Although industry standards exist, drive manufacturers generally implement custom logic configurations for different hard-drive product lines. Accordingly, notwithstanding the prevalent use of extendible core electronic architecture and common firmware and ASICs, such custom logic configurations prevent printed circuit boards from being substituted within drives across different brands or models.
Cylinders and tracks are numbered from the circumference of the platters toward the center beginning with 0. Heads and platter surfaces are numbered from the bottom head or platter surface toward the top, also beginning with 0. Sectors are numbered from the start of each track toward the end beginning with 1, with the sectors in different tracks numbered anew using the same logical pattern.
Although it is often stated that tracks within respective cylinders are aligned vertically, tracks within each cylinder are actually not aligned with such precision as to render them completely perpendicular. This vertical misalignment of the tracks occurs as a result of imprecise servo writing, latitudinal formatting differences, mechanical hysteresis, nonuniform thermal expansion and contraction of the platters, and other factors. Because these causes of track misalignment are especially influential given the high track densities of current drives, tracks are unlikely to be exactly vertically aligned within a particular cylinder. From a technical standpoint, then, it can accurately be stated that tracks within a cylinder are quasi-aligned; that is, different tracks within a cylinder can be accessed sequentially by the read/write heads without substantial radial movement of the carrier device, but, it follows, some radial movement (usually several microns) is frequently required.
As a result of its common-carrier and single-coil actuator design, core electronic architecture, and vertical track-alignment discrepancy, current drive configurations prevent data from being written simultaneously to different tracks within identical or separate cylinders. In contrast, current drives write data sequentially in a successive pattern generally giving preference to the lowest cylinder, head, and sector numbers. Pursuant to this pattern, for example, data are written sequentially to progressively ascending head and sector numbers within the lowest available cylinder number until that cylinder is filled, in which case the process begins anew starting with the first head and sector numbers within the next adjacent cylinder. Because tracks within a given cylinder are quasi-aligned, this pattern has the primary effect of reducing the seek time required by the read/write heads for sequentially accessing successive data.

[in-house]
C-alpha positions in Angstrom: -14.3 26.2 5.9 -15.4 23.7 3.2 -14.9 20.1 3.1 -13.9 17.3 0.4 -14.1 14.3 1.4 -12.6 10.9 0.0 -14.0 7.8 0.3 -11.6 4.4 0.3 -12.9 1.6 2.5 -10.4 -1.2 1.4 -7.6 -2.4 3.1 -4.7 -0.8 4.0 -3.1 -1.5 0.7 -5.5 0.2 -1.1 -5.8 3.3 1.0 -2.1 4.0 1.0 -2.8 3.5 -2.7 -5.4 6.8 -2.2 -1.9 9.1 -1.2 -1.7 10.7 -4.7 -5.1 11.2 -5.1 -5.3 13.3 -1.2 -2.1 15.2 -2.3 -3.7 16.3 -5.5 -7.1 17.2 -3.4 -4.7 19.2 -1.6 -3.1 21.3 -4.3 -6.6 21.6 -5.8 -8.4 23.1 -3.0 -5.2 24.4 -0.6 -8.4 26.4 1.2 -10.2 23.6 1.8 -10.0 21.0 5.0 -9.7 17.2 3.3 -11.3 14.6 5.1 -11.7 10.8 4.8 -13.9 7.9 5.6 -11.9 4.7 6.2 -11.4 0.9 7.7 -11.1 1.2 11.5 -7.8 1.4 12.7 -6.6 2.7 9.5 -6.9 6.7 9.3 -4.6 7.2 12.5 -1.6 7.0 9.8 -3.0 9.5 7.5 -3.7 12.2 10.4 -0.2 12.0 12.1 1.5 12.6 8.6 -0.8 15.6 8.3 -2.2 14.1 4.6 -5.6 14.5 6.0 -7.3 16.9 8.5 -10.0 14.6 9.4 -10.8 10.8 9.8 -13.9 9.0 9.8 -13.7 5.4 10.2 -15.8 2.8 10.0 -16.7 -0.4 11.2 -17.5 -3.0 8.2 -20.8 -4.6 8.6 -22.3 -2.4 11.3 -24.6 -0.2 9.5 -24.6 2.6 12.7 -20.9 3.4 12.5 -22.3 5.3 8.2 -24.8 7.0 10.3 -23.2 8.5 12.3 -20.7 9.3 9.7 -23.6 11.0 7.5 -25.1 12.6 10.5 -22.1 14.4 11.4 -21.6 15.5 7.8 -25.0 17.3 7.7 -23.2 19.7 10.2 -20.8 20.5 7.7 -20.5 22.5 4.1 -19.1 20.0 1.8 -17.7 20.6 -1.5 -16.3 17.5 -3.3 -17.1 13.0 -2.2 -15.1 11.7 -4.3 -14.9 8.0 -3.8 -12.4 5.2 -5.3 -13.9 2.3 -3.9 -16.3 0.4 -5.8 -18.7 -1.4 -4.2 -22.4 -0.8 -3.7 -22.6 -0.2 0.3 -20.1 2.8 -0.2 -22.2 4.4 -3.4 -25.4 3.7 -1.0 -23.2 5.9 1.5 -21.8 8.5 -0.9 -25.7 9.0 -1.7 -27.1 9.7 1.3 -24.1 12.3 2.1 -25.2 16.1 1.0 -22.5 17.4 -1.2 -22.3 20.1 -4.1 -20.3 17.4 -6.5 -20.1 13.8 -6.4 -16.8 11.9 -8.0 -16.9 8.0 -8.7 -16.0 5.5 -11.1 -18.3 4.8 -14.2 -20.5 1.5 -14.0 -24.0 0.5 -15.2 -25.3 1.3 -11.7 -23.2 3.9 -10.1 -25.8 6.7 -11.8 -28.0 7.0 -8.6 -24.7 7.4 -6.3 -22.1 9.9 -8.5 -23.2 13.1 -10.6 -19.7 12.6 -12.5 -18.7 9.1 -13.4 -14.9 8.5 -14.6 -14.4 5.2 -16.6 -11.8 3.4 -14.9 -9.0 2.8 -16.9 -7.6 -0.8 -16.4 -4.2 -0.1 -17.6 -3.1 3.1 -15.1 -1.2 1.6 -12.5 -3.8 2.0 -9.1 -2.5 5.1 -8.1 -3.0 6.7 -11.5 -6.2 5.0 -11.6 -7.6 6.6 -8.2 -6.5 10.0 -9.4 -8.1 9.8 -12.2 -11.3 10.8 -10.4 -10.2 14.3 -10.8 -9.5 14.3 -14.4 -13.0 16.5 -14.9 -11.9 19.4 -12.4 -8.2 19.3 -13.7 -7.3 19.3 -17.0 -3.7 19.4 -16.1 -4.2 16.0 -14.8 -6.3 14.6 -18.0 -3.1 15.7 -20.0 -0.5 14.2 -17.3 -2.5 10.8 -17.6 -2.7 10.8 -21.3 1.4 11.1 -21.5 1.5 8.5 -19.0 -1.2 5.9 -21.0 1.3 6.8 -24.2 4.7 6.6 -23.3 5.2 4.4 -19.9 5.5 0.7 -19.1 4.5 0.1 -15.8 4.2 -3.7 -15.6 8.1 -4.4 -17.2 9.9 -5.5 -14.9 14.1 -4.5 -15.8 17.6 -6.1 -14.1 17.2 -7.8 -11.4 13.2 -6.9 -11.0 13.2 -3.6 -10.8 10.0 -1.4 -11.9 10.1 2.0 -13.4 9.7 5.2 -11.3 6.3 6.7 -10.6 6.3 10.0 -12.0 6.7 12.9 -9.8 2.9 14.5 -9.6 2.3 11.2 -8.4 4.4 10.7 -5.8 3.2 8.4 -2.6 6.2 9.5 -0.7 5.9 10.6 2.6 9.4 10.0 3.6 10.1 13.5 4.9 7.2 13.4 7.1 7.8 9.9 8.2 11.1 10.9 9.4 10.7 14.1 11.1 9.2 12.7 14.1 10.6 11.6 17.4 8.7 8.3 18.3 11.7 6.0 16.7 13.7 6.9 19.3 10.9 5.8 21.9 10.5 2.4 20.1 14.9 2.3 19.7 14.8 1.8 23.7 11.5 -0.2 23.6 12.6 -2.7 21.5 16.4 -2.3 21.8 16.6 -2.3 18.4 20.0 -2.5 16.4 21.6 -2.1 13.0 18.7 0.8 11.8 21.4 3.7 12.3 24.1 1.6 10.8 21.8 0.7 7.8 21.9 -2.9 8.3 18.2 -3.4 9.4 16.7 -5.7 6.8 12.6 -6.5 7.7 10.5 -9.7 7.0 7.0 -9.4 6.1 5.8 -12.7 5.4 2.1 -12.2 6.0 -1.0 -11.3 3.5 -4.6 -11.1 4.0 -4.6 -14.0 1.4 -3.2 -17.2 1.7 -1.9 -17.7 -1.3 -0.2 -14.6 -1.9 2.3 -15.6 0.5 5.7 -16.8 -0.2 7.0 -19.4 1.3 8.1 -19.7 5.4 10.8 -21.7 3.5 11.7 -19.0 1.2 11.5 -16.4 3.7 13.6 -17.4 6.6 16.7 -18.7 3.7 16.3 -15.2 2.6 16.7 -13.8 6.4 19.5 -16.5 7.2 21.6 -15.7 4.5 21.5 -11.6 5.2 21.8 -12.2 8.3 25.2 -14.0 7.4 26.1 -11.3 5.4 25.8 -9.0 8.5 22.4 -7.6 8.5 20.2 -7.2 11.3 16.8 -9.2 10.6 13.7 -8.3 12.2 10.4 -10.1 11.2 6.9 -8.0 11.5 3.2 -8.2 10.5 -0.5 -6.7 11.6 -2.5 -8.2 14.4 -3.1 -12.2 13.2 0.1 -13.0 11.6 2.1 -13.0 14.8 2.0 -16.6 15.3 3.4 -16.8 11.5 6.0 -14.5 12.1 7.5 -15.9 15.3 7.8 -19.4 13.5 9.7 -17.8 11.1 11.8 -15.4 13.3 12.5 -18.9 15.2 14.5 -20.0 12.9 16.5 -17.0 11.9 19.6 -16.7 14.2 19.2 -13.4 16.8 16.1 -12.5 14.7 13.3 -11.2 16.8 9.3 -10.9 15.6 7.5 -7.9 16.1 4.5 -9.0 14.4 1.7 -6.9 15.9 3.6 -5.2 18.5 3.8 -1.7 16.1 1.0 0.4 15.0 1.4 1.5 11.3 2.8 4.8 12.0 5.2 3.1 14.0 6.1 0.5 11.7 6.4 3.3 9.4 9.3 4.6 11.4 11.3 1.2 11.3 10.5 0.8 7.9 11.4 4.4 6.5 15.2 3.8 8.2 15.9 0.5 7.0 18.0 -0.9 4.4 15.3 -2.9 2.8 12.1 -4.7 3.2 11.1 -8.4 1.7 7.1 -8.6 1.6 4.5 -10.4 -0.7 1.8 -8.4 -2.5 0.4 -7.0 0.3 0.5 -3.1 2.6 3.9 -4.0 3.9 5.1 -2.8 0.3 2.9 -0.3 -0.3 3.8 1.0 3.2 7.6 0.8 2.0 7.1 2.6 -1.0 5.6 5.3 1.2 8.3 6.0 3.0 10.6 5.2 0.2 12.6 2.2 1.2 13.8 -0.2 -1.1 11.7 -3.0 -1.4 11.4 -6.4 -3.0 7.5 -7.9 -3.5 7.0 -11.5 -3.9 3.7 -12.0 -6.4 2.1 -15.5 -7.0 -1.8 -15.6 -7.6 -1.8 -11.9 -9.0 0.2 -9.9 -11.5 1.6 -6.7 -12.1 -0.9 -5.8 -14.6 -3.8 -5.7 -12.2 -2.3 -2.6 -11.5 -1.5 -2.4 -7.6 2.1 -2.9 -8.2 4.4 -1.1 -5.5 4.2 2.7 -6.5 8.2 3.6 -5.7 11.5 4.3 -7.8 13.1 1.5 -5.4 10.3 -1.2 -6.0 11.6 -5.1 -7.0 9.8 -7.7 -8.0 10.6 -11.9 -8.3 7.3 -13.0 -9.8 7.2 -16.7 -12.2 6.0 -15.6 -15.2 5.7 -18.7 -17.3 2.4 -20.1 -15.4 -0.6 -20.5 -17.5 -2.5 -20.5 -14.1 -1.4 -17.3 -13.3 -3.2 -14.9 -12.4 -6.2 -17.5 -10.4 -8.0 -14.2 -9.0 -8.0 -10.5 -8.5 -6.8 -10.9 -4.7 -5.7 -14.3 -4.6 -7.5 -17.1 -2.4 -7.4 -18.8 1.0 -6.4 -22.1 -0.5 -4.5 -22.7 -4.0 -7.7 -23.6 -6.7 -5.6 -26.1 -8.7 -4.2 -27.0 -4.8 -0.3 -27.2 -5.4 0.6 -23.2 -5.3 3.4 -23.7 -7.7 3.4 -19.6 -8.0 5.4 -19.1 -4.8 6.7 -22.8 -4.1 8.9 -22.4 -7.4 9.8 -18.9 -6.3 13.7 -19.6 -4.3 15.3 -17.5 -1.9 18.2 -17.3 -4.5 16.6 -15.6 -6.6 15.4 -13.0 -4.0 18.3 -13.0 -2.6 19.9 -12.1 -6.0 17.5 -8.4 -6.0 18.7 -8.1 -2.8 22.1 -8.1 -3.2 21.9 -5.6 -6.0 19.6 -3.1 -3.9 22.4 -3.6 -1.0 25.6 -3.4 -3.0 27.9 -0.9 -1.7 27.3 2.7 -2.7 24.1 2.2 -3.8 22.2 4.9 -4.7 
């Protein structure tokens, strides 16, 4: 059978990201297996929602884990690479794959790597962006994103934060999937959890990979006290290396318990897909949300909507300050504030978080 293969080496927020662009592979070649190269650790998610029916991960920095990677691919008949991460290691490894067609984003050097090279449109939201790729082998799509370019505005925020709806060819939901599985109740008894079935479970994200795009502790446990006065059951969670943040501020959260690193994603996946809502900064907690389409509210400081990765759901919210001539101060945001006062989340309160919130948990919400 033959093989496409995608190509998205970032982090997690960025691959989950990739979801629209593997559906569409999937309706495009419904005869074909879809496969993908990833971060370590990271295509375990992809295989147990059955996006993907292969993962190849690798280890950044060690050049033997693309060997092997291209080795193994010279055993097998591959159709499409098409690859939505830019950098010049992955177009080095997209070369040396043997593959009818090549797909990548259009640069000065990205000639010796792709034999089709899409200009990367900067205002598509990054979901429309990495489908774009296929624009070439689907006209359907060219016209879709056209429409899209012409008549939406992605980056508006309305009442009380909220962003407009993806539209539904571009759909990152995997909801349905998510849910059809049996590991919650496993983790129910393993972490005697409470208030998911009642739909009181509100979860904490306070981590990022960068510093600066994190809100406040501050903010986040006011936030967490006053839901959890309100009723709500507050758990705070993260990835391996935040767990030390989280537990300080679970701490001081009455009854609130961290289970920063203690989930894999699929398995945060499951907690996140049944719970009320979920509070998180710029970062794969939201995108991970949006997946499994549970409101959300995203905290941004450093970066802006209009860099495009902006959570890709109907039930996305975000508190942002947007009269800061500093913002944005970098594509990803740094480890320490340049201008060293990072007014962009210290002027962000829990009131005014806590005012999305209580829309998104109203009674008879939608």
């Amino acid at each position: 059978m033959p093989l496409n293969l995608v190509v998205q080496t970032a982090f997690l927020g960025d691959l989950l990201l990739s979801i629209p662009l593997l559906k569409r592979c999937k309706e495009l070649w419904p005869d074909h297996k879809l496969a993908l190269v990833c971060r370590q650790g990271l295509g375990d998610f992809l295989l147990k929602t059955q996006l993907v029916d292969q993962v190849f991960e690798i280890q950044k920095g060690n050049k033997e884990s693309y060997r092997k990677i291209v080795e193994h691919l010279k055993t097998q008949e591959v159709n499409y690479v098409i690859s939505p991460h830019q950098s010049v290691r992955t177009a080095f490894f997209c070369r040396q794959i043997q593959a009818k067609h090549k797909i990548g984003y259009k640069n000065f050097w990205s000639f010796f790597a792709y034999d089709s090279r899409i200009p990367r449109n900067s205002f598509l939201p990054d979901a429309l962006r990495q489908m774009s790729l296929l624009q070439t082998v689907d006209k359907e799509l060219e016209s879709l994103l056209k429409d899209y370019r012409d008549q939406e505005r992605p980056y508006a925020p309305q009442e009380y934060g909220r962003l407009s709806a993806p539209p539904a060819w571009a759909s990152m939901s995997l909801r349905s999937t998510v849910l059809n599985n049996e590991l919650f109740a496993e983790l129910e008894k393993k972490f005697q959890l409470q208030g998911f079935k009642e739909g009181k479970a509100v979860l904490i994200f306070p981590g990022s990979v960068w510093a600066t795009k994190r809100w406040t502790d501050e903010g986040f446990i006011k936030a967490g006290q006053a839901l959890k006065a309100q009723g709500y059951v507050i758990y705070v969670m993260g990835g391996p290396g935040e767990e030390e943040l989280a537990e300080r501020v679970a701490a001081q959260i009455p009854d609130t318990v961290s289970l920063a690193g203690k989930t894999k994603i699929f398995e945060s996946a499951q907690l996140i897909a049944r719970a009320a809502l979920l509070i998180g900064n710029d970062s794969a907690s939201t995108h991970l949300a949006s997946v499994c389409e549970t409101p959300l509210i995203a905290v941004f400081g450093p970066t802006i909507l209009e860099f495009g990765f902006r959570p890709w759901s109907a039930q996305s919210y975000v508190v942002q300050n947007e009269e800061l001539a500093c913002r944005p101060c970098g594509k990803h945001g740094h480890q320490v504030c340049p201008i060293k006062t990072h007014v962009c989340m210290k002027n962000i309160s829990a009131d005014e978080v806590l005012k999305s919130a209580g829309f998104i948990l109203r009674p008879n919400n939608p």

Hard disk-drives occupy a pivotal role in computer operation, providing a reliable means for nonvolatile storage and retrieval of crucial data. To date, while areal density (gigabits per square inch) continues to grow rapidly, increases in data transfer rates (megabytes per second) have remained relatively modest. Hard drives are currently as much as 100 times slower than random-access memory and 1000 times slower than processor on-die cache memory. Within the context of computer operation, these factors present a well-recognized dilemma: In a world of multi-gigahertz microprocessors and double-data-rate memory, hard drives constitute a major bottleneck in data transportation and processing, thus severely limiting overall computer performance.
One solution to increase the read/write speed of disk storage is to install two or more hard drives as a Redundant Array of Independent Disks, or RAID, using a Level 0 specification, as defined and adopted by the RAID Advisory Board. RAID 0 distributes data across two or more hard drives via striping. In a two-drive RAID 0 array, for example, the striping process entails writing one bit or block of data to one drive, the next bit or block to the other drive, the third bit or block to the first drive, and so on, with data being written to the respective drives simultaneously. Because half as much data is being written to (and subsequently accessed from) two drives simultaneously, RAID 0 doubles potential data transfer rates in a two-drive array. Further increases in potential data transfer rates generally scale proportionally higher with the inclusion into the array of additional drives.
Traditional RAID 0, however, presents numerous disadvantages over standard single-drive configurations. Since RAID 0 employs two or more separate drives, its implementation doubles or multiplies correspondingly the probability of sustaining a drive failure. Its implementation also increases to the same degree the amount of power consumption, space displacement, weight occupation, noise generation, heat production, and hardware costs as compared to ordinary single-drive configurations. Accordingly, RAID 0 is not suitable for use in laptop or notebook computers and is only employed in supercomputers, mainframes, storage subsystems, and high-end desktops, servers, and workstations.